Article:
Purpose Clauses in 1 John (3)

This valuable teaching began in the February issue, was continued in March and is being concluded this month.

He Wants Us to be Confident

“And now little children, abide in Him that (hina) when He appears we may have confidence and not be ashamed before Him at His coming”(2:28). In the early part of the epistle John distinguished between being in Him, our position, and abiding in Him, our condition (cf.2:5 and 2:6). The former refers to our relationship and the latter to our fellowship with Him. The former is therefore a chain which cannot be broken and the latter a thin thread which is dependent on our conduct and on the confession of our sins. The word “parresia”, translated “confidence,” refers to unreservedness in speaking and it is to be the Christian’s goal that, “If He should appear at any time, we may have confidence and not be ashamed before Him at His coming.”

This confidence then is in view of the imminent return of the Lord. The Christian is to live a life, “like unto men that wait for their Lord,” for He may come at any time to take us into His presence.

He Wants Us to be Compassionate

“And this is the message that ye have heard from him that (hina) ye should love one another”(3:11). John promised the believers that from the world they should expect only hatred. However, the family was to be marked by love, for the Lord had said, “by this shall all men know that ye are my disciples, if ye have love one to another”(John 13:35). This mark of discipleship was not to be displayed in word only but in actions. How could the love of God be dwelling in one who saw his brother in need and “shut up his bowels of compassion from him” (3:17)? John teaches us that charity that is not compassionate is not the love of which the Savior spoke.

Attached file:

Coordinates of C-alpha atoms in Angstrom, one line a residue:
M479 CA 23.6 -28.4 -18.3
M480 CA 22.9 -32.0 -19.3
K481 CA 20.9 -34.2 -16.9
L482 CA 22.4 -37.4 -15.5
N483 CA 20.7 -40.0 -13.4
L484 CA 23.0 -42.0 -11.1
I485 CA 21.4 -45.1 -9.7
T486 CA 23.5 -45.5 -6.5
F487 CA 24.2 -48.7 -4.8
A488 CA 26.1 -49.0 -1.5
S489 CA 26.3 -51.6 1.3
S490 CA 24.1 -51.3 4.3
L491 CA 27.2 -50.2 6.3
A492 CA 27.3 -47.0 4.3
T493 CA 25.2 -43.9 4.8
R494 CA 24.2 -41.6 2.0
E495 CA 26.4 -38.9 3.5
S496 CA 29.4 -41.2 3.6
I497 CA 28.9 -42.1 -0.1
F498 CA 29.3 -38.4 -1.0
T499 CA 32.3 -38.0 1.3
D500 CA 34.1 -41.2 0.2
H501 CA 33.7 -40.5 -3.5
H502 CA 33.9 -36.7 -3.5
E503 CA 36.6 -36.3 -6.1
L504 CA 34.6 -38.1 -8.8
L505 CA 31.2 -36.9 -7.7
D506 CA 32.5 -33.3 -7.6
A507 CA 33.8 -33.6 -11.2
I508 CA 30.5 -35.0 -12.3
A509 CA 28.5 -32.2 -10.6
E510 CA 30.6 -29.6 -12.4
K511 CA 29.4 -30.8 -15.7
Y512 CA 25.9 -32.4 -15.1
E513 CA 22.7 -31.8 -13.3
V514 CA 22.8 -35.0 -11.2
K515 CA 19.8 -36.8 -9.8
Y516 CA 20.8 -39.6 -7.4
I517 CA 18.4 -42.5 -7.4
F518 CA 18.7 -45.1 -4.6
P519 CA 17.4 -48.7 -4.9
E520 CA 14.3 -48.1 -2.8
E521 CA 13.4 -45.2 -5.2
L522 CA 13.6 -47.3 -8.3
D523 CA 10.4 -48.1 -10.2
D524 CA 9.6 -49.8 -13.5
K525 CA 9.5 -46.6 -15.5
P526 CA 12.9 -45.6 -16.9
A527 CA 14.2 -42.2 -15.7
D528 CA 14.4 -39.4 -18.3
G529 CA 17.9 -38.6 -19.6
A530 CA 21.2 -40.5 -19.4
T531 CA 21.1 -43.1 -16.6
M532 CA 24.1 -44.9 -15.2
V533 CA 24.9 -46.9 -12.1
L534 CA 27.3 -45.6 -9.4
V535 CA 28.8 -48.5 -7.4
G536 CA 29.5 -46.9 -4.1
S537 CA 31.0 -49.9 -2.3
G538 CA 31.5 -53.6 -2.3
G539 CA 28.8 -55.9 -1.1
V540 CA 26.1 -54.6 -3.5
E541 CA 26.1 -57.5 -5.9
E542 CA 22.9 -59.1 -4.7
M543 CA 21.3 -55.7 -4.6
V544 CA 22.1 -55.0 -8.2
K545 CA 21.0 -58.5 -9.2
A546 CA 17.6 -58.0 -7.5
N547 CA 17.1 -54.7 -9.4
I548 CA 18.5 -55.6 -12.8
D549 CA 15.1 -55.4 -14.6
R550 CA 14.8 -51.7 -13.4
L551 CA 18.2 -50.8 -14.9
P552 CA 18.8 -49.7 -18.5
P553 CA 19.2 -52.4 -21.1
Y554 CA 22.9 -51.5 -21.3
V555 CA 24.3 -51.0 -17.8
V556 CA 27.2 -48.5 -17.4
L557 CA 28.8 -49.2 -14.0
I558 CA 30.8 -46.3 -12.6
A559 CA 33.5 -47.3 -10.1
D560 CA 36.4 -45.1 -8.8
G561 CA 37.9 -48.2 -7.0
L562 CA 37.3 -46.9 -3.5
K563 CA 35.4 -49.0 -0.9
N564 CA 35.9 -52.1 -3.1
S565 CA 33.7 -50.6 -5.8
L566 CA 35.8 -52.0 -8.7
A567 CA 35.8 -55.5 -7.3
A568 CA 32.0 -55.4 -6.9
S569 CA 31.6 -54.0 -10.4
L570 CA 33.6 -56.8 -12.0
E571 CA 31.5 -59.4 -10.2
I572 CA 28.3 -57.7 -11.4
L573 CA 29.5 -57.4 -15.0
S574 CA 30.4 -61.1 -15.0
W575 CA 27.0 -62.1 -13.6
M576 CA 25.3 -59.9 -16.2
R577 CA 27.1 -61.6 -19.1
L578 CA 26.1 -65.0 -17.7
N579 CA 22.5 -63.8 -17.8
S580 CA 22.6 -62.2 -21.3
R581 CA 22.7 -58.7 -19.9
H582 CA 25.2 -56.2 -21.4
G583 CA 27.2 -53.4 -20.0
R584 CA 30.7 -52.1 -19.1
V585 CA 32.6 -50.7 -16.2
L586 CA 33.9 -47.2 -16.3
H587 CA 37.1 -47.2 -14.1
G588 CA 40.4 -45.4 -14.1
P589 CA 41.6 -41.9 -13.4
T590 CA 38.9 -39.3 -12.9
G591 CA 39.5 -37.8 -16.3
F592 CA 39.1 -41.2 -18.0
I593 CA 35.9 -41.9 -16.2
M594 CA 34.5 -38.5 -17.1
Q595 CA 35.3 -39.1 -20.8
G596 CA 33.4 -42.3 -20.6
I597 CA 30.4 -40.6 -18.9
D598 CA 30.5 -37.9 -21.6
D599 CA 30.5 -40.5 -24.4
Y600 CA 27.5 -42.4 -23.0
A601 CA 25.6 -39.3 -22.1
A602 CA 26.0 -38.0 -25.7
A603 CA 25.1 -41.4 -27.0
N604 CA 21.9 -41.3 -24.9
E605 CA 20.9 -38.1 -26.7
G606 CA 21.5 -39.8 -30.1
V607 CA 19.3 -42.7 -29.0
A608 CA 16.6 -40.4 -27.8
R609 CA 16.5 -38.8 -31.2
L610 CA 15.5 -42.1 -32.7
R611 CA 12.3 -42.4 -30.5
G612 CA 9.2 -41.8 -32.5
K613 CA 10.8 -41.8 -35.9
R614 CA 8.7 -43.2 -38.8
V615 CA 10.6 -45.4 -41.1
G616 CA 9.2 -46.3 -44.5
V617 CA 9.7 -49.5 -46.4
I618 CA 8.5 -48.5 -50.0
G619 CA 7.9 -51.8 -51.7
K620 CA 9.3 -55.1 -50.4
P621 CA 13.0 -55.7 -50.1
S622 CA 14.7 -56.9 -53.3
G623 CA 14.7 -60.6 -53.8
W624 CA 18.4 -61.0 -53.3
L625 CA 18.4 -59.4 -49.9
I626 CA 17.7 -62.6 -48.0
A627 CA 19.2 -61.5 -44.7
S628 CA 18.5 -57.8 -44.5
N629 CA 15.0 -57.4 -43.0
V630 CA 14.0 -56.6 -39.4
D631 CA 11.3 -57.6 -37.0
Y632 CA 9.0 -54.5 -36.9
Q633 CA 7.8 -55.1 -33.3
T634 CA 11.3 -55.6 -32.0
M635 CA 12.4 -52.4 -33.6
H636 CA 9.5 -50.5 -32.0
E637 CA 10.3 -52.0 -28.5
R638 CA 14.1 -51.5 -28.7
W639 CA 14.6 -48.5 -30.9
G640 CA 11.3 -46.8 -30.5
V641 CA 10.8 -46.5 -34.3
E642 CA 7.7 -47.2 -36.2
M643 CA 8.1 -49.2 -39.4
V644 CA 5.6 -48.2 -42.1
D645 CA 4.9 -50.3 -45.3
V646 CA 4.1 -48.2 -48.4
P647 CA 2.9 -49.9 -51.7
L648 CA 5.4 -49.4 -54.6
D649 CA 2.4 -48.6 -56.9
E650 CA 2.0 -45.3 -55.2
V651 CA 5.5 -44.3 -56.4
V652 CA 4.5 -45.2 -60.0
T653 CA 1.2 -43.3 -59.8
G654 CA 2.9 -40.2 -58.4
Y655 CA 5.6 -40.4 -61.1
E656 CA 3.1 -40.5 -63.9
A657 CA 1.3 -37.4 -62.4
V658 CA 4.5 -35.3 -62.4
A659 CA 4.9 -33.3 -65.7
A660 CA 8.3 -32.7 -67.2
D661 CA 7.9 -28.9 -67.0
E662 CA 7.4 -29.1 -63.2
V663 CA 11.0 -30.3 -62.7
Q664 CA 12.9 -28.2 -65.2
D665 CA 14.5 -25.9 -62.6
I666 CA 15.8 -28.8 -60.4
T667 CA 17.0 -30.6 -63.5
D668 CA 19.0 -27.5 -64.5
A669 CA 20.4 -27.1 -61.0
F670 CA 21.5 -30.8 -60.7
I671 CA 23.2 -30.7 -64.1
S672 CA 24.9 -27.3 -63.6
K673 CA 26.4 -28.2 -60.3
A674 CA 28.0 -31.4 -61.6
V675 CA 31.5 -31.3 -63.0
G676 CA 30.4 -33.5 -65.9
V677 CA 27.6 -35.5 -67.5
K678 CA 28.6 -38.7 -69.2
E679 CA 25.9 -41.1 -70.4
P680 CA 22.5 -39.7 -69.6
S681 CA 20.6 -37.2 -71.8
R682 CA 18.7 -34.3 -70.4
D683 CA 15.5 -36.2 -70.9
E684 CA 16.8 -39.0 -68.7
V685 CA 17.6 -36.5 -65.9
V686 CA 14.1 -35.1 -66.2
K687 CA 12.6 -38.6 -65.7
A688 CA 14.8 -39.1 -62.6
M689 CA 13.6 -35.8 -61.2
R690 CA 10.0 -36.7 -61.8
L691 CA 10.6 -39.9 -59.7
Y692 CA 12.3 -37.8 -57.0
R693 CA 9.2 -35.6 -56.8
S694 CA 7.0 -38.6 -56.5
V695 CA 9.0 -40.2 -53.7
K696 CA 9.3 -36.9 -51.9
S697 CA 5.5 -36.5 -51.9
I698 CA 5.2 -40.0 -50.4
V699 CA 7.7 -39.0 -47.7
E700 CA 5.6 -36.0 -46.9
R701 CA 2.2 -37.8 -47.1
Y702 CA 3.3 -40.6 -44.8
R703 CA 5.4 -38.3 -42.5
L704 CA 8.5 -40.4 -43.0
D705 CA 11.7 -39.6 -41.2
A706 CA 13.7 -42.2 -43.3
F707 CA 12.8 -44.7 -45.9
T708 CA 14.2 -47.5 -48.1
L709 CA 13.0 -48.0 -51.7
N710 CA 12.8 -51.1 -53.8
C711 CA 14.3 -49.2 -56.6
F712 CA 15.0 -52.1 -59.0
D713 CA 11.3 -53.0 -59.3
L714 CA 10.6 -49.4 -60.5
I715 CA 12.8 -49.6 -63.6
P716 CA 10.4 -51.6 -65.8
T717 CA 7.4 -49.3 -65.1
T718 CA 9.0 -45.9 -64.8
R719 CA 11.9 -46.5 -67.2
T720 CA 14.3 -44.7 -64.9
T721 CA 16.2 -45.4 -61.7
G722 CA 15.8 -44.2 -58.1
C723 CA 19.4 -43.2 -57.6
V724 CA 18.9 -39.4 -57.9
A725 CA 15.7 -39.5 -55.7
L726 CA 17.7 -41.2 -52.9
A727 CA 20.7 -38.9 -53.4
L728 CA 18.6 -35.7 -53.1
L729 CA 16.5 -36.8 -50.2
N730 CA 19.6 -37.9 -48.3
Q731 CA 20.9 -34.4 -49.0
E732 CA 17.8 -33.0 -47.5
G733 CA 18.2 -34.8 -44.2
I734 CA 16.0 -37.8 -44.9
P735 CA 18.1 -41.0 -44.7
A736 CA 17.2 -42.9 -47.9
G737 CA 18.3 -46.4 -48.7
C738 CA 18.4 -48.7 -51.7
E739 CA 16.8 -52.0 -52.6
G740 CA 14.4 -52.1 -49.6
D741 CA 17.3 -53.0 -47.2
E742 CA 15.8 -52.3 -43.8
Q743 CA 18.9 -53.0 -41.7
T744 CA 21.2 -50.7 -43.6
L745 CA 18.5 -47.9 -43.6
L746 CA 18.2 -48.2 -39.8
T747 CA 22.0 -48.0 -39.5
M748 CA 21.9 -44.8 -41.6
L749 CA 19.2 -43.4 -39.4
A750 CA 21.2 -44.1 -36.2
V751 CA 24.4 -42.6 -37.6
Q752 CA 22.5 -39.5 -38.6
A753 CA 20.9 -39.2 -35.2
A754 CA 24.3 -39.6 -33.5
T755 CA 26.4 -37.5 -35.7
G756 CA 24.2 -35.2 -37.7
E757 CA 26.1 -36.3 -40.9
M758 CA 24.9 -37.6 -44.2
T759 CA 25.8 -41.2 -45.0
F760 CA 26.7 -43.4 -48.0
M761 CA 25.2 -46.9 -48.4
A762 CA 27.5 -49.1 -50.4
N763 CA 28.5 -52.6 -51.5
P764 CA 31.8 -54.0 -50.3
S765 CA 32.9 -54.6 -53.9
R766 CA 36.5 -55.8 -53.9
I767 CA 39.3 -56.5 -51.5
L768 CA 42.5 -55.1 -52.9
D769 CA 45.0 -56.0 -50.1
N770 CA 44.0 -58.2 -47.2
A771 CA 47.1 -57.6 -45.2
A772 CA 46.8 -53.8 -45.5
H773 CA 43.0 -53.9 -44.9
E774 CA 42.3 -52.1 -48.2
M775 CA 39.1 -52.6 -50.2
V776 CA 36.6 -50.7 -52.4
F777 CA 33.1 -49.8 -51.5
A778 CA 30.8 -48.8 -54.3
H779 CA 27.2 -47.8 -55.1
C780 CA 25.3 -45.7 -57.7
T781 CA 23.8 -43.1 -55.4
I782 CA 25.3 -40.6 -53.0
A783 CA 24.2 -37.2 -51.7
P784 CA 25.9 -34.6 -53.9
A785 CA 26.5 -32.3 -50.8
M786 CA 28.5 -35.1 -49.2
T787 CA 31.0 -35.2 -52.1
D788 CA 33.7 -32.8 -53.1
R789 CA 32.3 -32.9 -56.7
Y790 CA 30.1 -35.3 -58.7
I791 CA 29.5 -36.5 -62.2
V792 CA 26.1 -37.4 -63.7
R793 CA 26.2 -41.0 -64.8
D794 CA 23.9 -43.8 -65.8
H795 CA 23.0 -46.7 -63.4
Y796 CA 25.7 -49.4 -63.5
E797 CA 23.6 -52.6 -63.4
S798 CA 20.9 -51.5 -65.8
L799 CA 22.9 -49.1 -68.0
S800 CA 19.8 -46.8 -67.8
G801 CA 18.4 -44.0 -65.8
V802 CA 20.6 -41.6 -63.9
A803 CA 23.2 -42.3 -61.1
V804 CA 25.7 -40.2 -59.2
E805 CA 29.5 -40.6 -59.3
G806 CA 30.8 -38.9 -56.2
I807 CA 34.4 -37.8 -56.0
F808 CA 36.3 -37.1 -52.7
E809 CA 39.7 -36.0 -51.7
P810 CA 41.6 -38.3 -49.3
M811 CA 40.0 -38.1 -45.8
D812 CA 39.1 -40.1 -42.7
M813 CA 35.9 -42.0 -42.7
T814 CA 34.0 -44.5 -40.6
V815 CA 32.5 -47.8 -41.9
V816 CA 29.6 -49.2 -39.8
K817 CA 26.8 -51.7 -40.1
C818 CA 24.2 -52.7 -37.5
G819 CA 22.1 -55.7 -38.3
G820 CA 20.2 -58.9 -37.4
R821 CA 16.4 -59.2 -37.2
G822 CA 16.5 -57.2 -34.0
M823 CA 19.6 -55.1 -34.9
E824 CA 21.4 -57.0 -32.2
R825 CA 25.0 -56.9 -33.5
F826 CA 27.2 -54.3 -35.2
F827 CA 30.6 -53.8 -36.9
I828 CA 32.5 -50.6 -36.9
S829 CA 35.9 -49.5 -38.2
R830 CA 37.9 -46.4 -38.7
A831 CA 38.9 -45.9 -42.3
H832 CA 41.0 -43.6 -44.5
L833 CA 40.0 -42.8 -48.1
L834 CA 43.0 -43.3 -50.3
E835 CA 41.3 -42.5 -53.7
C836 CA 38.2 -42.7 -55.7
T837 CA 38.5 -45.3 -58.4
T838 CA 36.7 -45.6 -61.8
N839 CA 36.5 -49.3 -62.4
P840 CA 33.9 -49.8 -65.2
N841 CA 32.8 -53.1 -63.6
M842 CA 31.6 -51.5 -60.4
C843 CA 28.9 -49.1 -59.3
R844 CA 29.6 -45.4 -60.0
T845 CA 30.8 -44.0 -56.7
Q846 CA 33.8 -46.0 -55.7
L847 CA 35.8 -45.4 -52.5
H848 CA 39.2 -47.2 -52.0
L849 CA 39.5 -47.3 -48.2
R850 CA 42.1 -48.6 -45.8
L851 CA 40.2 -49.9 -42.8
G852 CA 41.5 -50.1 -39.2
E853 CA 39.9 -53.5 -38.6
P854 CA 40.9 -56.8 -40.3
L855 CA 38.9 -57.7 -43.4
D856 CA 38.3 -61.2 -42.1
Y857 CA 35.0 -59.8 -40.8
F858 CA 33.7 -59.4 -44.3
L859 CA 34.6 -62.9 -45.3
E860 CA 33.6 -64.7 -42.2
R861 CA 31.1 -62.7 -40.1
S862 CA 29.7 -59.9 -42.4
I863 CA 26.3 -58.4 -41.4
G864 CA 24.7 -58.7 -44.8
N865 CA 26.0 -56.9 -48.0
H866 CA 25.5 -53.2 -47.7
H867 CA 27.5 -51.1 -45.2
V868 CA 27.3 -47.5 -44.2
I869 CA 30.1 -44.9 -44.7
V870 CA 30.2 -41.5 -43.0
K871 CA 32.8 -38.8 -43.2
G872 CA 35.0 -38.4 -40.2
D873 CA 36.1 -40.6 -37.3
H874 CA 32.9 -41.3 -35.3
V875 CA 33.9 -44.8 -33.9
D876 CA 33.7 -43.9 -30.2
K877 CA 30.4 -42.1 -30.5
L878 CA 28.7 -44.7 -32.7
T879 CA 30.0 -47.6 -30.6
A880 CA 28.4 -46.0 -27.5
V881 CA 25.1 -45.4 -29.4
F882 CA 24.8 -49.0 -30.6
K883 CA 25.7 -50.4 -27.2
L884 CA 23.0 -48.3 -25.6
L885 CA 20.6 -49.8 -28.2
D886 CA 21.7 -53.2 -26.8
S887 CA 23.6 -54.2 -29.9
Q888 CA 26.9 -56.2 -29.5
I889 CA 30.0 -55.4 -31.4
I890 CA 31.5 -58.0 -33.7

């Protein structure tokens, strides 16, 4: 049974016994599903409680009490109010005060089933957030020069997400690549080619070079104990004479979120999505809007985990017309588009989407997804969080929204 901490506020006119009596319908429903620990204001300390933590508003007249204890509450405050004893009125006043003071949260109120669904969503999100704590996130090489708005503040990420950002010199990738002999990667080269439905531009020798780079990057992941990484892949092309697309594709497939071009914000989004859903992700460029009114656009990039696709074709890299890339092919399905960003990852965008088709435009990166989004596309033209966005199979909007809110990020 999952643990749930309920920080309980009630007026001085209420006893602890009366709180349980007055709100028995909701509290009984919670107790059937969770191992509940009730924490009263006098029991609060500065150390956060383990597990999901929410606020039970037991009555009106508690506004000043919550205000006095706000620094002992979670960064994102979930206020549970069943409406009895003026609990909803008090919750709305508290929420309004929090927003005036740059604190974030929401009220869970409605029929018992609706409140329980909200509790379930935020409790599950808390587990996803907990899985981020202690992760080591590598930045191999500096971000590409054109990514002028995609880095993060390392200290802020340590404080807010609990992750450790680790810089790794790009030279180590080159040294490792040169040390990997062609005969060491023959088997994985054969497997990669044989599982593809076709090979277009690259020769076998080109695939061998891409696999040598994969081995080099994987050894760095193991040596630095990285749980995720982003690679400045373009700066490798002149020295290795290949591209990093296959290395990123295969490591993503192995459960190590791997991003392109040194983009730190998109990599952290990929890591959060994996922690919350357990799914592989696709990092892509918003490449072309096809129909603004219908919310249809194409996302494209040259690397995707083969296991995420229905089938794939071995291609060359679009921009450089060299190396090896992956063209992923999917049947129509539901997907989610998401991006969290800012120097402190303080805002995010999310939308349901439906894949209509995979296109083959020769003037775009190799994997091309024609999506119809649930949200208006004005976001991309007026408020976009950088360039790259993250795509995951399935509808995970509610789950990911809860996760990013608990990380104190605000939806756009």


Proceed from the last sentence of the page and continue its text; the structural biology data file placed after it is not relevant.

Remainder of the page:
He Wants us to be Consecrated

“And this is the love of God that (hina) we keep His commandments, and His commandments are not burdensome” (5:3). Love will keep us clean and love will keep us confident (4:17-18). Love will keep us compassionate and, according to this verse, love will also keep us consecrated as the Lord Jesus taught: “If ye love me keep my commandments” (John 14:15). Obedience and a desire to serve are the true tests of love in a believer. The Hebrew bond-servant confessed his love for his master, and, in having his ear bored through with an awl, professed that he was not his own and that he would serve his master forever (Ex 21:1-5). Have we a lesser love, a lesser response to the Lord and Master Who has purchased us and Who teaches us that His commandments are not a burden?

He loved us and wanted us to be in His family. It is His purpose that we display the characteristics of the family members.

This is the Father’s primary purpose toward us in this epistle.